The CEO of Zoom Video Technologies acknowledged in a live-streamed broadcast on Wednesday that the company had made "missteps" in handling a surge of new users staying home during the coronavirus pandemic, leading to problems such as routing of traffic through China and "Zoombombing" when uninvited guests crash meetings.
Zoom's popular video conferencing app was built primarily for enterprise and business customers, but people have been using it in unexpected ways in the past few weeks including live-streamed classes, virtual happy hours and even online weddings, Zoom founder and chief executive Eric Yuan said in the live broadcast on YouTube.
"Clearly we have a lot of work to do to ensure the security of all these new consumer use cases," Yuan said. "But what I can promise you is that we take these issues very, very seriously. We're looking into each and every one of them. If we find an issue, we'll acknowledge it and we'll fix it."
Nonetheless, the Chinese-born American CEO maintained that the app is safe to use: "I can tell you - Zoom is absolutely safe compared to our peers," he said. "We have never sold user data in the past and we have no intention to do it."
San Jose-based Zoom has beat Microsoft's Skype and Google Hangouts to become the work-from-home app of choice for the tens of millions of users worldwide amid the pandemic, but has recently faced a backlash over security and privacy issues including reports of Zoombombing, with internet pranksters hijacking virtual meetings to do silly things, post racist comments or sexually harass attendees.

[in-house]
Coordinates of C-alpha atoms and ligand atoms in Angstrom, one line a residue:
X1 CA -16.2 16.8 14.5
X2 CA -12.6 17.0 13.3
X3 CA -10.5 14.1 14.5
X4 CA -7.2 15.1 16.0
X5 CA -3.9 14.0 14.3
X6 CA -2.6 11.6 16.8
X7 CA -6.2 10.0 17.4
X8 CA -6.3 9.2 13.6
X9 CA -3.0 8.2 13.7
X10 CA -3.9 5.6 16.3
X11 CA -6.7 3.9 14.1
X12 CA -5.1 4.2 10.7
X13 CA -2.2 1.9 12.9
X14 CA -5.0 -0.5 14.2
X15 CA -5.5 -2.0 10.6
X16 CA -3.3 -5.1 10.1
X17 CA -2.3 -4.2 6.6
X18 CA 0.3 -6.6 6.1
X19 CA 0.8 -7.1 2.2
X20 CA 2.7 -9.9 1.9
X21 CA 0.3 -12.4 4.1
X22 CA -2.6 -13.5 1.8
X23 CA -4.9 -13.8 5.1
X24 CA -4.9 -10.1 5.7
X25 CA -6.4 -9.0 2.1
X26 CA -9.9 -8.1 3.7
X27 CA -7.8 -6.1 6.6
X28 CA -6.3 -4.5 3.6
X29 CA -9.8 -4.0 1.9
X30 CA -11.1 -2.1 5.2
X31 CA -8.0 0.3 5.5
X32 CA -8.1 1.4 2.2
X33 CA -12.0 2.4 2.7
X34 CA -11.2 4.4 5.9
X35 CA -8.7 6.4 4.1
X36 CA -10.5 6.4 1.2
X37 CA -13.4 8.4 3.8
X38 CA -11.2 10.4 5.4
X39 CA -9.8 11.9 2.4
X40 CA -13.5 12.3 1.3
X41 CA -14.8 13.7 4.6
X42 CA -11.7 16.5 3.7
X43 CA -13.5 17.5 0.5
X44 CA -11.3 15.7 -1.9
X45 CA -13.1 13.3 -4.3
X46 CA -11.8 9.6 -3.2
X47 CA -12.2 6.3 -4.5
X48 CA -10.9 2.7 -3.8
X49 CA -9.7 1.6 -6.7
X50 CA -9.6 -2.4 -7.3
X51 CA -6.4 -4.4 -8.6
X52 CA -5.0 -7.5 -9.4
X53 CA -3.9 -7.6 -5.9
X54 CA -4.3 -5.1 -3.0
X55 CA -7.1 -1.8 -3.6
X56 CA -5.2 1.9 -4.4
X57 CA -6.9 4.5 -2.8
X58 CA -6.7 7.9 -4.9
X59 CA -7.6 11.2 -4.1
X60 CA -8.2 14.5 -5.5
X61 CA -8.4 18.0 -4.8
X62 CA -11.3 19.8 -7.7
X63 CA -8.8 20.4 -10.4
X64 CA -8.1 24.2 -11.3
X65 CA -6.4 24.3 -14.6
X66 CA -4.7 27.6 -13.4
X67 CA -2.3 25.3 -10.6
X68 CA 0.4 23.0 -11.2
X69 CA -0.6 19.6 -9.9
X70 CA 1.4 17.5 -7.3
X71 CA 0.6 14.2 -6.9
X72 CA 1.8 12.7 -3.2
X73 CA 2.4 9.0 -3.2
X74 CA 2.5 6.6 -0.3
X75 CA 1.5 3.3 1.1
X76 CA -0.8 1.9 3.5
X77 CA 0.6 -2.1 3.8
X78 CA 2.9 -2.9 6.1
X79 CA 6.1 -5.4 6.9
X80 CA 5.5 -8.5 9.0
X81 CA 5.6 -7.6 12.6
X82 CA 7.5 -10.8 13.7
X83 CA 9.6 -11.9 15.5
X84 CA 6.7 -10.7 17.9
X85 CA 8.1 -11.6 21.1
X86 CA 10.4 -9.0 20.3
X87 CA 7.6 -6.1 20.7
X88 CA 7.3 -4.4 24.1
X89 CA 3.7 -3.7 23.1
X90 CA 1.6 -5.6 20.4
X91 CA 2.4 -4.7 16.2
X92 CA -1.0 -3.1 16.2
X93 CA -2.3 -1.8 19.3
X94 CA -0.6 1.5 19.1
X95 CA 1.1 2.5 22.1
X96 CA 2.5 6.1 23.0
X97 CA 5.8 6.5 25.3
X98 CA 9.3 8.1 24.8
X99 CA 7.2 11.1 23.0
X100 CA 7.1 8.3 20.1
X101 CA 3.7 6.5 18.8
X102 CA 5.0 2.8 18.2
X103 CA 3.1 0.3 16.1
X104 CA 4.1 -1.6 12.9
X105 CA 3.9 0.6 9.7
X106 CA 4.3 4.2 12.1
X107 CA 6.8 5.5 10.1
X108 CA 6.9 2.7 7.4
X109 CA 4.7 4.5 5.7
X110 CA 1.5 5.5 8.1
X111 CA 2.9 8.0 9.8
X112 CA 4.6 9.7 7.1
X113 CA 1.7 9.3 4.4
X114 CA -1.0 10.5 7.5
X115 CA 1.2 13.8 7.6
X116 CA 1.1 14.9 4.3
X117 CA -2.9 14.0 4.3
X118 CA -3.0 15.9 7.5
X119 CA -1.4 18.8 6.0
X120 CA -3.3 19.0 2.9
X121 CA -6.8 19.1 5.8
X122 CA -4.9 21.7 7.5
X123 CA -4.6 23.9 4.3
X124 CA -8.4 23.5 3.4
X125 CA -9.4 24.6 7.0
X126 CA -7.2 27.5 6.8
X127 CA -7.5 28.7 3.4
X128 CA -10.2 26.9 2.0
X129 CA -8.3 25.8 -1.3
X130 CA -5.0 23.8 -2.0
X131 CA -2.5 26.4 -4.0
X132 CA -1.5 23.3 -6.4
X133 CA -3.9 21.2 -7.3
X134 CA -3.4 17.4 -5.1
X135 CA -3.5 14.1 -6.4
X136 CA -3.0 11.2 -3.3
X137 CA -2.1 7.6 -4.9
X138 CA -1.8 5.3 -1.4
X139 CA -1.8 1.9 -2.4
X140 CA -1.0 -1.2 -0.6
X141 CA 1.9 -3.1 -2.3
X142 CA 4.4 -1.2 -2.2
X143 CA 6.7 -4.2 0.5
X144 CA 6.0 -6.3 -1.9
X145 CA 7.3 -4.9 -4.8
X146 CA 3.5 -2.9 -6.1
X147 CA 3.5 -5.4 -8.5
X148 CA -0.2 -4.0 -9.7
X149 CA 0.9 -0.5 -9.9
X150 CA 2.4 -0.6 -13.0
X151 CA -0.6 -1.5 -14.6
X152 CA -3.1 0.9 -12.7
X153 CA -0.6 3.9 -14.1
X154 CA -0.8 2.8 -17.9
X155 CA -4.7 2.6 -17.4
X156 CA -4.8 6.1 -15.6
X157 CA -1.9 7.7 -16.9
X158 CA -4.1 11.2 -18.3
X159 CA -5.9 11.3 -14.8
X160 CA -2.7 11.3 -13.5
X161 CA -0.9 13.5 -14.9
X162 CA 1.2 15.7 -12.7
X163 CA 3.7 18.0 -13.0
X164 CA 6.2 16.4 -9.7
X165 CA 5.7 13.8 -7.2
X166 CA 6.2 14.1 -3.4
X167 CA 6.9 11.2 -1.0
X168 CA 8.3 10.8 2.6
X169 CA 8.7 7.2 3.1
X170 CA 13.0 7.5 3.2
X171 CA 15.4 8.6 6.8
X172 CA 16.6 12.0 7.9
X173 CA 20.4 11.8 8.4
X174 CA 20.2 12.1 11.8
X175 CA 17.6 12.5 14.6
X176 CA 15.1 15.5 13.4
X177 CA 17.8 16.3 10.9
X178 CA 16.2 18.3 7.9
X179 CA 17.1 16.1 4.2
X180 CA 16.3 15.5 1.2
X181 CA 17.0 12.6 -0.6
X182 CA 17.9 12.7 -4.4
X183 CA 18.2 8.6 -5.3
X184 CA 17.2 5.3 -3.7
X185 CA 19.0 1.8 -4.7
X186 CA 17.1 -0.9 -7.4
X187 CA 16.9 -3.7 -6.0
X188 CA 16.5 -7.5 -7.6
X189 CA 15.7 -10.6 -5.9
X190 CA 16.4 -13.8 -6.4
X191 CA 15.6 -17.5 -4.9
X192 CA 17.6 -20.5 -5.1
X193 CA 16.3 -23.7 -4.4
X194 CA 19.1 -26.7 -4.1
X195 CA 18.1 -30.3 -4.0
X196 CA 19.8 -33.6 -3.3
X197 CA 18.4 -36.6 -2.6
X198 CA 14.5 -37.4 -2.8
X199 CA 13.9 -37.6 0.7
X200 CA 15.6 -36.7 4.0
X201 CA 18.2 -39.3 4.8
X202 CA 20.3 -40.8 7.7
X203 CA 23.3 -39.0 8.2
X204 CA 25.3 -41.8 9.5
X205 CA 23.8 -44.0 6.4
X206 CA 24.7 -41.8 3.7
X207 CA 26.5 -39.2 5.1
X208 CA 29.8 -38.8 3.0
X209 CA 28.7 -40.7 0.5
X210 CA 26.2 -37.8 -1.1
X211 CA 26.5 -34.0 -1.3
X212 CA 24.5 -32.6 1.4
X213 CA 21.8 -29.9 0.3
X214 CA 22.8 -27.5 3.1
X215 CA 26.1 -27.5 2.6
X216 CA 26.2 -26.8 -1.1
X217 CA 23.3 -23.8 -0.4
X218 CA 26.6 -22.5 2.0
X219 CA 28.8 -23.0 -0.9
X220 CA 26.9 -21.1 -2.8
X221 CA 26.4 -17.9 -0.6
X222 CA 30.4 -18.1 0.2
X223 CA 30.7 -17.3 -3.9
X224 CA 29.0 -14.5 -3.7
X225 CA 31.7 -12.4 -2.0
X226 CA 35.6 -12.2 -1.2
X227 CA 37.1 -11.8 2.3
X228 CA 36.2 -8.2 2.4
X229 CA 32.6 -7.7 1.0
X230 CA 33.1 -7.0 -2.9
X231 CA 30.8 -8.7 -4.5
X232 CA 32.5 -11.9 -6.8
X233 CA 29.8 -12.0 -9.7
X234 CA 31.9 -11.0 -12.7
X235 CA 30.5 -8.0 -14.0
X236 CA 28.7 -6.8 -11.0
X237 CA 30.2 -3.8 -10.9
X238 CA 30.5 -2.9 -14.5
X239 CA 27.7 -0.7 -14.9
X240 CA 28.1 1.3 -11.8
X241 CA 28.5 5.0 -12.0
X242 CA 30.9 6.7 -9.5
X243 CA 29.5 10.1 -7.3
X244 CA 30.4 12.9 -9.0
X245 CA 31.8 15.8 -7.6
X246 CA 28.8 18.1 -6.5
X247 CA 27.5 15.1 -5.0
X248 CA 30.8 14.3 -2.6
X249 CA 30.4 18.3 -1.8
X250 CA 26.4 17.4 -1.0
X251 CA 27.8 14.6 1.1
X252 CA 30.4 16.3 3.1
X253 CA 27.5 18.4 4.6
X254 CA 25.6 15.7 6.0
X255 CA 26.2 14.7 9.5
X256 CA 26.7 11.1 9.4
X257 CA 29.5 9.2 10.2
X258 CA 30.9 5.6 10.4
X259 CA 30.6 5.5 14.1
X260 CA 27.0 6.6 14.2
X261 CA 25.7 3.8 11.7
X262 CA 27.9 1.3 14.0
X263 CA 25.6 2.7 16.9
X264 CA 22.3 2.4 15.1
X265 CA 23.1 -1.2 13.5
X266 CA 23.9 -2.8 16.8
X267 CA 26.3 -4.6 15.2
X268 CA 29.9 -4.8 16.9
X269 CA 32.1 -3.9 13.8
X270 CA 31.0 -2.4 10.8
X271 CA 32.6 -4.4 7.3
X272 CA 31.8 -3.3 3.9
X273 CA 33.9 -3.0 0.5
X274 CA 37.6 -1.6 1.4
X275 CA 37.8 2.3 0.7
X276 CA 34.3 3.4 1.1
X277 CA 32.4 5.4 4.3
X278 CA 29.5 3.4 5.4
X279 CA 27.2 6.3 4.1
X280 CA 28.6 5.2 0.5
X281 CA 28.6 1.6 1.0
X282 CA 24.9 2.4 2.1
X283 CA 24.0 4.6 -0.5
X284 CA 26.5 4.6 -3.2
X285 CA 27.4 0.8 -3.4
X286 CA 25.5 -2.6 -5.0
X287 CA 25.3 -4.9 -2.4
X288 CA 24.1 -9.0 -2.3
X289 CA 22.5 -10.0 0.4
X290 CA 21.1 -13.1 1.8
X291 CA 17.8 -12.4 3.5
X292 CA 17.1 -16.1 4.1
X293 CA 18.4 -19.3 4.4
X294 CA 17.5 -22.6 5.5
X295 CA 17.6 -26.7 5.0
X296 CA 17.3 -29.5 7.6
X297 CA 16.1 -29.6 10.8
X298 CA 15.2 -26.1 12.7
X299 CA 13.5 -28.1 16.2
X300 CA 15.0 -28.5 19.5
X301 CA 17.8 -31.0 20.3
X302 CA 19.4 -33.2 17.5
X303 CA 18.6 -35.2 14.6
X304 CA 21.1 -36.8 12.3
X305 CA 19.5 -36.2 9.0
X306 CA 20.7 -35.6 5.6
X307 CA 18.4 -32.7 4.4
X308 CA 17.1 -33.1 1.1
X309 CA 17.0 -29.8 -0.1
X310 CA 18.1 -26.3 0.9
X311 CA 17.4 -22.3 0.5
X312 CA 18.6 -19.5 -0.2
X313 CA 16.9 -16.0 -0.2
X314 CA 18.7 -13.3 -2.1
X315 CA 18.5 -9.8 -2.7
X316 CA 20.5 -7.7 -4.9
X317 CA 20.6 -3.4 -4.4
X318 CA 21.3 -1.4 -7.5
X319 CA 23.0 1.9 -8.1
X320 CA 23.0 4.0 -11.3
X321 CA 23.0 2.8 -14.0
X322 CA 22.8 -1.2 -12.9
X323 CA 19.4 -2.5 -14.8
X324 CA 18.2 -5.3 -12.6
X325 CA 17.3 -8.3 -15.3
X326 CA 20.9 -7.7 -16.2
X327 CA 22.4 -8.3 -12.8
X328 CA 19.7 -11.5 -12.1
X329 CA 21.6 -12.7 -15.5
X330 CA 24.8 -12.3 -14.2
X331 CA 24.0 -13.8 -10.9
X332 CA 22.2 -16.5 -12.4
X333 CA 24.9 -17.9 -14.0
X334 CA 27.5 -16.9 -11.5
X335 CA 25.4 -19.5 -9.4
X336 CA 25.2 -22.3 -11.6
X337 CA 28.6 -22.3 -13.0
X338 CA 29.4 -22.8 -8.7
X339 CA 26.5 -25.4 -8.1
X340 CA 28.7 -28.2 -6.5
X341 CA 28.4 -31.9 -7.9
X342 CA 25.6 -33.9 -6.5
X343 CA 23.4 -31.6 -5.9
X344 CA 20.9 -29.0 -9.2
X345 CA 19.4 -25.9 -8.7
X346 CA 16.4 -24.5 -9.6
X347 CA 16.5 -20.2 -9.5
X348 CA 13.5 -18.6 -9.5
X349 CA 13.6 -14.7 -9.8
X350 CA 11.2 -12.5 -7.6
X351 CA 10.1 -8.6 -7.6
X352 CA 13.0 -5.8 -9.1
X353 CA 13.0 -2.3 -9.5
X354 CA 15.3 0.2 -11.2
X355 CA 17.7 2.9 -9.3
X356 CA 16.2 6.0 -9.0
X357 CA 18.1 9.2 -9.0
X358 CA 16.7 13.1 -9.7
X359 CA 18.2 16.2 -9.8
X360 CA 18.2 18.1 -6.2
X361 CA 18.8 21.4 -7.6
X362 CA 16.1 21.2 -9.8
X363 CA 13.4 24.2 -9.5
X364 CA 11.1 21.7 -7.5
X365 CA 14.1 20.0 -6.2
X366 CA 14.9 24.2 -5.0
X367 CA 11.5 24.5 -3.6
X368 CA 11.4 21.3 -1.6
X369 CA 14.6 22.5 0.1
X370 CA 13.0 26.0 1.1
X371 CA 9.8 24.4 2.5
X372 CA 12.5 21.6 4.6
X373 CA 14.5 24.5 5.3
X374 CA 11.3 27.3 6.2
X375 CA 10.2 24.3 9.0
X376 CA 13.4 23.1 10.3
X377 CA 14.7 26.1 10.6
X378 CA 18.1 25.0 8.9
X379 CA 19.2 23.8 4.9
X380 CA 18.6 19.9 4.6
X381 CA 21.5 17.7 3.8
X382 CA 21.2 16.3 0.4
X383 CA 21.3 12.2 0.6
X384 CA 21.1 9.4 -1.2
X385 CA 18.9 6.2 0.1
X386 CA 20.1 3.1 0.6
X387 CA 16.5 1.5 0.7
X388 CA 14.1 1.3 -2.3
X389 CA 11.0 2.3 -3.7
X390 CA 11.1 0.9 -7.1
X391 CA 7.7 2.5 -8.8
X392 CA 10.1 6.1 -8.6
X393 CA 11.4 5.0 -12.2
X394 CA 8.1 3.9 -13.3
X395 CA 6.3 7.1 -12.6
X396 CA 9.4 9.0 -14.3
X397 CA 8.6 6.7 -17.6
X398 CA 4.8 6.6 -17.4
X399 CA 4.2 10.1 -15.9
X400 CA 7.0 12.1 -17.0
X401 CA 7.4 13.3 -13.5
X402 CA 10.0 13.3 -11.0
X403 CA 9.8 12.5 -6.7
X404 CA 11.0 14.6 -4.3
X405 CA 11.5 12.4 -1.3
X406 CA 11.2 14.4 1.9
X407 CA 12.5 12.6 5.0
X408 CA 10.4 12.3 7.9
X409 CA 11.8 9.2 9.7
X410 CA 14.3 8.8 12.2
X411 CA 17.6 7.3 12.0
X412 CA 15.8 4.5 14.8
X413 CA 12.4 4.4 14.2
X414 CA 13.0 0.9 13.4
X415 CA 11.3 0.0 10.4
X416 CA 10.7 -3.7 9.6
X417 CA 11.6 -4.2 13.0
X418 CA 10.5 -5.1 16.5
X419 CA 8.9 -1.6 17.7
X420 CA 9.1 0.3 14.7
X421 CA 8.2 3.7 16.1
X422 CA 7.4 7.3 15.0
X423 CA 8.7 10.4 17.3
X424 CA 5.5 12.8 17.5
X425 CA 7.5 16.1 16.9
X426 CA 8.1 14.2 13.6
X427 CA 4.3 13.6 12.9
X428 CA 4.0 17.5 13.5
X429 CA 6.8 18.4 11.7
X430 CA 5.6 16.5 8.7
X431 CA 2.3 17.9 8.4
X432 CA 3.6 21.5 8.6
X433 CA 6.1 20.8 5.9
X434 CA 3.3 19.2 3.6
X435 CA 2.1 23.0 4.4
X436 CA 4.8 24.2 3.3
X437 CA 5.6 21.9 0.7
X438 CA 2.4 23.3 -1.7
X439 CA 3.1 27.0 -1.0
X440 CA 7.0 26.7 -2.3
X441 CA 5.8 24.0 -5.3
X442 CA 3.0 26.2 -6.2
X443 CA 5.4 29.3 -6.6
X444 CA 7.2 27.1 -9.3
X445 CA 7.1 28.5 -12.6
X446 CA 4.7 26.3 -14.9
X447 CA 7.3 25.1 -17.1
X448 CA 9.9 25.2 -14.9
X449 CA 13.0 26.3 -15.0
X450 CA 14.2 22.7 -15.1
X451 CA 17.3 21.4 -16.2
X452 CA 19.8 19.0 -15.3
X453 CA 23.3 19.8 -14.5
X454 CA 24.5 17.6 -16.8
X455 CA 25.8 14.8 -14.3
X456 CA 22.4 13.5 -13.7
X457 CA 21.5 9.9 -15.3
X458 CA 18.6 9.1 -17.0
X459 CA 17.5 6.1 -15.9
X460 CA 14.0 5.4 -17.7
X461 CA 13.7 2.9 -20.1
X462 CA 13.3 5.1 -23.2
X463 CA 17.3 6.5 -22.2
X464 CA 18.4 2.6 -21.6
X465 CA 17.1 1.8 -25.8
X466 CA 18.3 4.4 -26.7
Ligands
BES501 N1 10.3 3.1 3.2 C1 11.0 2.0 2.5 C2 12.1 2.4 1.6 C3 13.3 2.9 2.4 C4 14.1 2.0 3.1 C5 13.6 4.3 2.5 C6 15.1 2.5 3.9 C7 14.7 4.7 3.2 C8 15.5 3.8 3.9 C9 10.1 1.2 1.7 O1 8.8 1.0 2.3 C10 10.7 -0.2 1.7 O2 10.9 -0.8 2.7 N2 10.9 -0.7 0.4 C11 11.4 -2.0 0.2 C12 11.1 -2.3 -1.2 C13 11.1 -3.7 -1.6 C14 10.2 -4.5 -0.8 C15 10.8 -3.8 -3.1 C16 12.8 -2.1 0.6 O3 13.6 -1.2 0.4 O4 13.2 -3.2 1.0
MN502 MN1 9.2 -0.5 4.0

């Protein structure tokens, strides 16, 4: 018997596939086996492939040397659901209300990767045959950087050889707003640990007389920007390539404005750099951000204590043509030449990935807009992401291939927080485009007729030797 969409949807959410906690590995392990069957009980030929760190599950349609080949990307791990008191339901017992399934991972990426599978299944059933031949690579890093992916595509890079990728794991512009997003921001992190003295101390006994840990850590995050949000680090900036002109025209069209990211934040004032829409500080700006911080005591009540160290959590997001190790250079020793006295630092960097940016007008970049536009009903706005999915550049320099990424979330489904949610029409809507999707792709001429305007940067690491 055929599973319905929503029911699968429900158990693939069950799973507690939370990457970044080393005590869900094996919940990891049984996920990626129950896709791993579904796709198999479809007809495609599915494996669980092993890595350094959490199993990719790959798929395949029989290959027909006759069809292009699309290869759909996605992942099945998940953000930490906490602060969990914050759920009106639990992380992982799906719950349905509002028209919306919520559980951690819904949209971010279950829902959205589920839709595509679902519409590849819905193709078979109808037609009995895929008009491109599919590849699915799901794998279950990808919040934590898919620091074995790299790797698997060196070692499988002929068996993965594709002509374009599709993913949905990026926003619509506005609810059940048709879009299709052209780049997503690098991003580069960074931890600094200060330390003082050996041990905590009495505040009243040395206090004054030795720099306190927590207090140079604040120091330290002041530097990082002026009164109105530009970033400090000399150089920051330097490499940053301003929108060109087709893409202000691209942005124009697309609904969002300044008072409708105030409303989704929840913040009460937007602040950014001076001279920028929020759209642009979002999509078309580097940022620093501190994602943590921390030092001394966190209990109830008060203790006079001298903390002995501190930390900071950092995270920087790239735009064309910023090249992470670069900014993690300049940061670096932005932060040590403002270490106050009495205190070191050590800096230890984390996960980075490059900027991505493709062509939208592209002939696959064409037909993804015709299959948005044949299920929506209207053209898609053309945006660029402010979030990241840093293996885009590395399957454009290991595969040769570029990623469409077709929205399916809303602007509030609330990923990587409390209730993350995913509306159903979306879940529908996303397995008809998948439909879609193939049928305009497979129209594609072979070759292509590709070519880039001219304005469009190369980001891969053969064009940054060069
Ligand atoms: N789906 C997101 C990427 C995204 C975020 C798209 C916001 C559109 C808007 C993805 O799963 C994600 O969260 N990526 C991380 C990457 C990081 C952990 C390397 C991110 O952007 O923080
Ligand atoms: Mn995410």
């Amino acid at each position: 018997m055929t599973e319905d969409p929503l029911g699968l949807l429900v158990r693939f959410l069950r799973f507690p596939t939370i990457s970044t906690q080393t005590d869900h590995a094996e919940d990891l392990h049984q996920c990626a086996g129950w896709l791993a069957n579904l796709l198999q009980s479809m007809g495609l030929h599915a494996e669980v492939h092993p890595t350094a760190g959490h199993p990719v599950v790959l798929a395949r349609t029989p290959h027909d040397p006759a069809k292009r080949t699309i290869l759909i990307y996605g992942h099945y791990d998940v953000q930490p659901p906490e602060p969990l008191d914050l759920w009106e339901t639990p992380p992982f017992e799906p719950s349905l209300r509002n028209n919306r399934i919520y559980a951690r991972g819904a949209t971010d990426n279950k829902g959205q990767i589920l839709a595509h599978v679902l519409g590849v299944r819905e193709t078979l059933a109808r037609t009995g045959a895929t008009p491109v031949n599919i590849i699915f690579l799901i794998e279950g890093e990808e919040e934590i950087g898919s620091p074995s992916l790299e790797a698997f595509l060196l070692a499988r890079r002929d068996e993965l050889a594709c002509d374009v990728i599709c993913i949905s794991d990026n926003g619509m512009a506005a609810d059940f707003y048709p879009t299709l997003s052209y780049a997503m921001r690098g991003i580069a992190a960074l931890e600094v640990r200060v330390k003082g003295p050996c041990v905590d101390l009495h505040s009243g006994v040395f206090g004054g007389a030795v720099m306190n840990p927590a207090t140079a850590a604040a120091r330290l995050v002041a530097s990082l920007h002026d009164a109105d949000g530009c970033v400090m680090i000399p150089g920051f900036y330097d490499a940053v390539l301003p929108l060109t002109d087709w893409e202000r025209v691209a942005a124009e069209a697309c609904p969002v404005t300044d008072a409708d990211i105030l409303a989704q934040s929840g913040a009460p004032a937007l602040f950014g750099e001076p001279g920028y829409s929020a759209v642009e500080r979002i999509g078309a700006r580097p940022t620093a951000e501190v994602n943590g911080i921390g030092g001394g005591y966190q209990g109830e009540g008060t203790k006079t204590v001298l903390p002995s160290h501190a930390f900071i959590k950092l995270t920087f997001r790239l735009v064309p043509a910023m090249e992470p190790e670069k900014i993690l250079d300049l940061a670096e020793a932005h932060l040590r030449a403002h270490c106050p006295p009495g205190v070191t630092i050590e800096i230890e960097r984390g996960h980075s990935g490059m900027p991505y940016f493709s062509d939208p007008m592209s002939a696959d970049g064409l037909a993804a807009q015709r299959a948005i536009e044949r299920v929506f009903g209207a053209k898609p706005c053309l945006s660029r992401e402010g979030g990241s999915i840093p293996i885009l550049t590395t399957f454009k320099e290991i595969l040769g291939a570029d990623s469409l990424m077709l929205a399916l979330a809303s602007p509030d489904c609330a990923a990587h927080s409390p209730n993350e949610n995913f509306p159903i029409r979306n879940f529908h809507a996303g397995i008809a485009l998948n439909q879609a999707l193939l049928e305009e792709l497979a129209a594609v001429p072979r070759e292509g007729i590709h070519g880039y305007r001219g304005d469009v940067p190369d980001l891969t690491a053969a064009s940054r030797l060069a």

Taiwan and Germany have already put restrictions on Zoom's use, while companies such as Elon Musk's SpaceX and Alphabet's Google have banned the use of the app among their employees over security concerns.
The company also faces a class-action lawsuit.
In response, Zoom has hired former Facebook security chief Alex Stamos as an adviser and implemented a 90-day freeze on new features to focus solely on addressing concerns with its current products.
It is also preparing a transparency report and will conduct a full security review with third-party experts and researchers, said Yuan on Wednesday.
In the broadcast, Yuan also specifically addressed a Citizen Lab report last week about meeting data being routed through servers in China, saying he believed the impact was "very minor".
Last Friday, the same day the Citizen Lab report was published, Yuan published a blog post explaining how the issue occurred.
Zoom clients normally attempt to connect to a series of primary data centres in or near a user's region, he wrote, but if multiple connection attempts fail due to network congestion or other issues, they are rerouted to two secondary data centres listed as potential backup bridges to the Zoom platform.
Typically, Zoom's two Chinese data centres are excluded from the secondary options for users outside the country, but due to a mistake they were whitelisted and allowed non-Chinese clients to route traffic through them when some users' primary servers were unavailable, Yuan said in the post.
"To be clear, this should have never happened and this issue was completely addressed last Friday," Yuan said on Wednesday in the live-stream. "The China server should never have been an option for non-China participants, because that's a configuration and design flaw."
Yuan also said he believed that the impact on users through this issue was small: among over 233 million participants worldwide that logged onto Zoom meetings on April 1, for example, only 37 participants - all of whom would normally have been connected through US data centres - were mistakenly routed through servers in China.
The company has since removed all China-based servers from its server infrastructure for non-local users, Yuan said. "I guarantee you this will never happen again," he added.
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This article was first published in South China Morning Post.